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Study: Smuggled Migrants From Horn And East Africa Abused


A new study by the International Organization for Migration finds an increasing number of smuggled migrants from the Horn and East Africa to South Africa are routinely deceived, abused, exploited and stigmatized from the moment they leave home and arrive in South Africa. The agency interviewed 800 men for this investigation.

The men interviewed for this study are young, with an average age of 21, and desperate. They come mainly from Ethiopia, Somalia and Kenya and they head for South Africa.

Spokesman for the International Organization for Migration, Jean-Philippe Chauzy, says for some migrants, South Africa is just a stepping-stone toward Europe, the United States and Canada.

But, in all cases, he says the journey is very difficult and dangerous. "In some cases, we have testimonies of migrants who were packed in airless containers to try and escape detection. Especially, it seems to be the case between Tanzania and Malawi. We have got instances also of migrants who were packed into airless containers inside Malawi or to try and reach Mozambique from Malawi. In some cases, we have evidence that migrants actually died of suffocation in those containers," Chauzy said.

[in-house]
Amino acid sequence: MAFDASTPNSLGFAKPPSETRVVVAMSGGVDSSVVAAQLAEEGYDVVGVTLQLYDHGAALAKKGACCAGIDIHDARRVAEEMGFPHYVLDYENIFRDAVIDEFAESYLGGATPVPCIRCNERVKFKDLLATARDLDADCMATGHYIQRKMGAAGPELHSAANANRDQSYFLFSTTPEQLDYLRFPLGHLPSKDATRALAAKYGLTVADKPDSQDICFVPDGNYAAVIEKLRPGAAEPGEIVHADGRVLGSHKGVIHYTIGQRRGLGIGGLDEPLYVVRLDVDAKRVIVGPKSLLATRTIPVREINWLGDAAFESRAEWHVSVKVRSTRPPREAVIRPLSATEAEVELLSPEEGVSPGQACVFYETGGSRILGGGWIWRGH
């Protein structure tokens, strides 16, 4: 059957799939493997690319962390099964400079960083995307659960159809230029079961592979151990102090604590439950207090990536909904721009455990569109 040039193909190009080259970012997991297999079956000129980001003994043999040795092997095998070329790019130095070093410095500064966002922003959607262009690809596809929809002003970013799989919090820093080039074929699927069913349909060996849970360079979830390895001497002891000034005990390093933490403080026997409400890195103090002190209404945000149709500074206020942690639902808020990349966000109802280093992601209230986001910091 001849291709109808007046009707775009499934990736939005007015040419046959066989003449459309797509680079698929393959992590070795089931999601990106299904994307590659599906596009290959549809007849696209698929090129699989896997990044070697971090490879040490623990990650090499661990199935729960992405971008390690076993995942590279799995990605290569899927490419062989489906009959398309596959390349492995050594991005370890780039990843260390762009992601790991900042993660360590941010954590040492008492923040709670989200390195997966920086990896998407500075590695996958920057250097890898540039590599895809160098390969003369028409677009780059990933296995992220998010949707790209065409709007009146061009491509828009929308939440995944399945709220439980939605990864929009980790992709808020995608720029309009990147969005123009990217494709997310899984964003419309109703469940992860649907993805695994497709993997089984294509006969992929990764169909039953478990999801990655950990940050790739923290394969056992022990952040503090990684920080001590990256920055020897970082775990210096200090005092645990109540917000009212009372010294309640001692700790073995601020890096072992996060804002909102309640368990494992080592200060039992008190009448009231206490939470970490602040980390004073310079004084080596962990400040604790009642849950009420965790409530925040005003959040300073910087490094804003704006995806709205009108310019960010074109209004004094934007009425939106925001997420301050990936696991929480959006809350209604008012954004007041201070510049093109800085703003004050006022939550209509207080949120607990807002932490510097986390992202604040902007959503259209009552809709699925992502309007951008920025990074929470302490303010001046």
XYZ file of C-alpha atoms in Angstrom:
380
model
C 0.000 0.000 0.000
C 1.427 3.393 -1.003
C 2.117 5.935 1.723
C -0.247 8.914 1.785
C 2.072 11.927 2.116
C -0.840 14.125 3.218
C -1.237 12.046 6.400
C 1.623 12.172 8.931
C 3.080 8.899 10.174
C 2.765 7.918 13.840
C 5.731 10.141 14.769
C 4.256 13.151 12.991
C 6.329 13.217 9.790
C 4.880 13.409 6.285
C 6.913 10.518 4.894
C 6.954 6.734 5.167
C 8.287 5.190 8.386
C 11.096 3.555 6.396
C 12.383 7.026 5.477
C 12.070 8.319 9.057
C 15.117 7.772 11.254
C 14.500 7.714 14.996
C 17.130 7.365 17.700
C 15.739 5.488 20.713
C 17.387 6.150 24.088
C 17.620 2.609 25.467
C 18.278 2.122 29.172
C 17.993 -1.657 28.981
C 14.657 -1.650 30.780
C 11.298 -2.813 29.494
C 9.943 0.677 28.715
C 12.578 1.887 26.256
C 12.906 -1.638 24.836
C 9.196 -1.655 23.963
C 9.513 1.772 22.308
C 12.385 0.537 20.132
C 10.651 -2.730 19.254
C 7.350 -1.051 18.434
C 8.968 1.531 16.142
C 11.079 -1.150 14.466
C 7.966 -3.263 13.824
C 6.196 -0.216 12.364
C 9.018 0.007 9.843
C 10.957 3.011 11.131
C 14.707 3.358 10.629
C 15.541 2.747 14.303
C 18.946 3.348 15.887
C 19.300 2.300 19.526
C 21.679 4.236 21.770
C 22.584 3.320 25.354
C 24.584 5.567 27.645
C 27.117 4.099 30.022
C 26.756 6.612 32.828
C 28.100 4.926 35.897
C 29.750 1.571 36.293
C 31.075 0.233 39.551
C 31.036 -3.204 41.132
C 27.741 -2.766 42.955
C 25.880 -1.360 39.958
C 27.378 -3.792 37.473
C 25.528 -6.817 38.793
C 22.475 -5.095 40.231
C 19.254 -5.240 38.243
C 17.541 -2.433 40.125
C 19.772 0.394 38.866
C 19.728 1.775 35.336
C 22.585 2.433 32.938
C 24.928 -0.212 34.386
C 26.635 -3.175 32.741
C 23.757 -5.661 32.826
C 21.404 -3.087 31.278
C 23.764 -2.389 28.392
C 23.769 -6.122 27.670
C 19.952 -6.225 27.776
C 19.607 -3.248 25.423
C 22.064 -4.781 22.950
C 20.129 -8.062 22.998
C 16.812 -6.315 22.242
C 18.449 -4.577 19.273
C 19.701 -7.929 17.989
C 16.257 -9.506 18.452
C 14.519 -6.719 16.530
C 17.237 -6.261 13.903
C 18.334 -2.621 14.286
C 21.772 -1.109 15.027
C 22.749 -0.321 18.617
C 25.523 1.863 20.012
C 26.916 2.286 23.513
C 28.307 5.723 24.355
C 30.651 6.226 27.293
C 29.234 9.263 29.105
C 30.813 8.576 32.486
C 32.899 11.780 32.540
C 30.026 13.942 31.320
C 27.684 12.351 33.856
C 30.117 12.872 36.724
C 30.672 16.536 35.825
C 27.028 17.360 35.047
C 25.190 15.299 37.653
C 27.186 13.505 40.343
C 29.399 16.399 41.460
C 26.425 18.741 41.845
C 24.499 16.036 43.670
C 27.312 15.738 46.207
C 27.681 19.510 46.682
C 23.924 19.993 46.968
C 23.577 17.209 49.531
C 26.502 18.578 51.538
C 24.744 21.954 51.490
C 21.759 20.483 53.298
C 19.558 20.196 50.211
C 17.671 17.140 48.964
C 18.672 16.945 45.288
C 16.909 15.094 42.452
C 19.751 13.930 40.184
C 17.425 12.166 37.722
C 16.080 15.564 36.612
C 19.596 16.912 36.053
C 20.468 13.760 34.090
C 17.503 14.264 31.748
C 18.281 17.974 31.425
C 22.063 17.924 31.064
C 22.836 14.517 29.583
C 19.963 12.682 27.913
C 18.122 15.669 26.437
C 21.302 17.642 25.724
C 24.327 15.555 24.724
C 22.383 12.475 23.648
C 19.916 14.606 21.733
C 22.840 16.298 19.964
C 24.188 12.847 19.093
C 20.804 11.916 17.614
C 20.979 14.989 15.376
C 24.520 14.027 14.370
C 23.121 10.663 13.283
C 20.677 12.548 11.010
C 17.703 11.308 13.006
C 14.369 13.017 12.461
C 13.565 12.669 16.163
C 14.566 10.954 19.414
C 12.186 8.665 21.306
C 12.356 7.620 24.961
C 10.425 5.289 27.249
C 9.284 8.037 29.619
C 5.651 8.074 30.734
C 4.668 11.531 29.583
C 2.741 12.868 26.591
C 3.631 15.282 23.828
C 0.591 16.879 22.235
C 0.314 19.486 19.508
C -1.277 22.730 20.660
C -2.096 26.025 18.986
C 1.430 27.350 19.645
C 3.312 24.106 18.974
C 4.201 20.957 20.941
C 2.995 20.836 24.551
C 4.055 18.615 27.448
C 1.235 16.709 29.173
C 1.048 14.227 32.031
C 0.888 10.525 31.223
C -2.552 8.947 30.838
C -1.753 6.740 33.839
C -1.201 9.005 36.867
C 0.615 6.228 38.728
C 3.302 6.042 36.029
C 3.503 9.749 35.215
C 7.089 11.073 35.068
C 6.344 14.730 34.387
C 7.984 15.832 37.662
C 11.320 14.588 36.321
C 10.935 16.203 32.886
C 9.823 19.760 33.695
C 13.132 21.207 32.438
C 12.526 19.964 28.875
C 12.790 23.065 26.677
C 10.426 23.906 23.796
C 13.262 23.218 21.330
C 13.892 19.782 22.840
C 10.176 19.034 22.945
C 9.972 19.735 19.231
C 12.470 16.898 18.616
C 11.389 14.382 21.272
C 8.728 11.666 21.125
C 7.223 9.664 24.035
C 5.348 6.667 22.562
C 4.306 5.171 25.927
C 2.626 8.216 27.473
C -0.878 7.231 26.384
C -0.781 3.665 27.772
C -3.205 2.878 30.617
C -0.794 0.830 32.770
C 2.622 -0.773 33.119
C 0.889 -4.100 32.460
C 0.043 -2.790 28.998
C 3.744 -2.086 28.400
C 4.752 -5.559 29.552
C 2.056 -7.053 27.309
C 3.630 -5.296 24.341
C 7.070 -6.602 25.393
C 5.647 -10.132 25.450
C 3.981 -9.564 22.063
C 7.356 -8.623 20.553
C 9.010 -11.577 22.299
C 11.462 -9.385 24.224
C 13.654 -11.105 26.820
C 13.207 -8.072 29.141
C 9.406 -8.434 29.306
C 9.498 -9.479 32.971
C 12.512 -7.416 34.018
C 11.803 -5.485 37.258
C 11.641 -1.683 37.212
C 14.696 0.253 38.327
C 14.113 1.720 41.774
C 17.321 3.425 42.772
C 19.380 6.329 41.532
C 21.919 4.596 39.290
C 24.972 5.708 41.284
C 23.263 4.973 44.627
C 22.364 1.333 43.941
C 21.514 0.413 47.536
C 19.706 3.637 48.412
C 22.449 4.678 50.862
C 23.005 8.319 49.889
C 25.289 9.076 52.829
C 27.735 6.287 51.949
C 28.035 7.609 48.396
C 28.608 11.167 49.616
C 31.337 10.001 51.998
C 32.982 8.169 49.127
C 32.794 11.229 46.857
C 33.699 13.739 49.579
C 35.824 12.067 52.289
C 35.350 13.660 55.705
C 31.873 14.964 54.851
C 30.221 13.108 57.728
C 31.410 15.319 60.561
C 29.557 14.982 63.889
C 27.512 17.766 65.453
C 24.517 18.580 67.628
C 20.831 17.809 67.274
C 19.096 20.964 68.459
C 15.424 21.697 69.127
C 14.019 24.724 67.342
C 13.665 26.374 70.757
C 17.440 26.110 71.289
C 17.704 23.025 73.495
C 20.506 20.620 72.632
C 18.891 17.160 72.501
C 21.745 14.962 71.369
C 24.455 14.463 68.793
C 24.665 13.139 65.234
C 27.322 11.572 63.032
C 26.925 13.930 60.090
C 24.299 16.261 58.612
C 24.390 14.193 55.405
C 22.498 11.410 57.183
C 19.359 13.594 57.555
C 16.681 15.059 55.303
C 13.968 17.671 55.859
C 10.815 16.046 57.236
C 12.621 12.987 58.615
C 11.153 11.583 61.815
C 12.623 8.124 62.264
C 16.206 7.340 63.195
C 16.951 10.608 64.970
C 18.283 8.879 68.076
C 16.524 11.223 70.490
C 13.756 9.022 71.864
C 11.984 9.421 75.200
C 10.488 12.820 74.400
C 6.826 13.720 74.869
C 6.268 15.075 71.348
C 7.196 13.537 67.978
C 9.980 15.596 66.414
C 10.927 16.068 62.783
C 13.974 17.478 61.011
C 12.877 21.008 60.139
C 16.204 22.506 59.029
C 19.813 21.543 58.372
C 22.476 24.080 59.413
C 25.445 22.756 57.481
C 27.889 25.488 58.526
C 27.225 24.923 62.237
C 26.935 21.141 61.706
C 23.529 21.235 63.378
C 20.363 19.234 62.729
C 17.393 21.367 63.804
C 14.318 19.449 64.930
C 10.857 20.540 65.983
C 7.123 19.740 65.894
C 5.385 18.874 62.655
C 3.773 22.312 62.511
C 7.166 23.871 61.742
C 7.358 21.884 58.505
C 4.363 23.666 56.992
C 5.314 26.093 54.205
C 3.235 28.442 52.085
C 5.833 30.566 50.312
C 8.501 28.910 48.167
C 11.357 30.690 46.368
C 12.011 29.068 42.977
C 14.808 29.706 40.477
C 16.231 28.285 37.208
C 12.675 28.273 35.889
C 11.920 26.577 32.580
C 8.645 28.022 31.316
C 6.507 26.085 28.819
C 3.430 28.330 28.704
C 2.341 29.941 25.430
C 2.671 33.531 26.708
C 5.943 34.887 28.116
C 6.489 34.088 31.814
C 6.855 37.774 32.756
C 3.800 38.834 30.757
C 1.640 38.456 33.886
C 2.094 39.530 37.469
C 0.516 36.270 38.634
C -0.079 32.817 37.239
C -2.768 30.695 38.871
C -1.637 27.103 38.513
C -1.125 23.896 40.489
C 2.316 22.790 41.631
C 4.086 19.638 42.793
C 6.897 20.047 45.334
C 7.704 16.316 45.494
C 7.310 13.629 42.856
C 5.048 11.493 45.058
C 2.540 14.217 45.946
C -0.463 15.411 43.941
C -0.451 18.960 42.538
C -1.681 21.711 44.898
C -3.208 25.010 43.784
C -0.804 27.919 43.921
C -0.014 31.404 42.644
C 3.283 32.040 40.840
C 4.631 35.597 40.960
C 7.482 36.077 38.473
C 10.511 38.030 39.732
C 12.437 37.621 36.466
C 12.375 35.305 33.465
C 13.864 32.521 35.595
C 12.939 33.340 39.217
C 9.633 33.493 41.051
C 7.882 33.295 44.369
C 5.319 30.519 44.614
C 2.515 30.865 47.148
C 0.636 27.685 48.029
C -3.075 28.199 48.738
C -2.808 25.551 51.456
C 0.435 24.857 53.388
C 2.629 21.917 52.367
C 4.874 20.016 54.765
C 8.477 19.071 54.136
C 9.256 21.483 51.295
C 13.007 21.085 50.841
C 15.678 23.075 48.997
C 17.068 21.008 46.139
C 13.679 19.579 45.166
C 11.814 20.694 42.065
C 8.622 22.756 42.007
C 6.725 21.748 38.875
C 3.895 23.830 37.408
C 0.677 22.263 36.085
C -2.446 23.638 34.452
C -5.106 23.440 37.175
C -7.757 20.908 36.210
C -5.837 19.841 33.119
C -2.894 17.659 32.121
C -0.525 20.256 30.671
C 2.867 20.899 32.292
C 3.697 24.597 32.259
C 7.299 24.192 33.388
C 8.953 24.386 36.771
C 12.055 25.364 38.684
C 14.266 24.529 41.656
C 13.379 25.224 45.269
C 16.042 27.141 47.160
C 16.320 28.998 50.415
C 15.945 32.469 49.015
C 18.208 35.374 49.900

The report says up to 20,000 Ethiopian and Somali male migrants are smuggled every year from the Horn of Africa to South Africa. On average, they pay up to $2,000 for the journey. IOM says most of the migrants are smuggled overland or by sea.

Chauzy says the male migrants regularly suffer from human rights violations at the hands of their smugglers, local criminals and officials who should be protecting them. He says the migrants are subject to harassment, beatings, robberies, and, in some cases, rapes.

"The report shows that all the countries surveyed continue to detain and convict smuggled migrants while they regularly fail to convict smugglers. Smugglers, in this part of the world continue to enjoy near total impunity and continue to escape penalties. There again the report recommends that countries focus their attention on punishing those who organize and benefit from those smuggling activities and provide all the protection to those migrants, even if they are undocumented migrants, need to have," Chauzy said.

The report says desperation is driving migrants to leave their homes and risk their lives. It says the young men are fleeing political instability, insecurity, poverty and adverse climate conditions, such as drought and floods.

Despite last year's xenophobic flare up, the report says South Africa remains attractive for migrants from East Africa and the Horn. It says they are willing to expose themselves to considerable criminal violence and prejudice because of the perceived opportunities available to them in South Africa.

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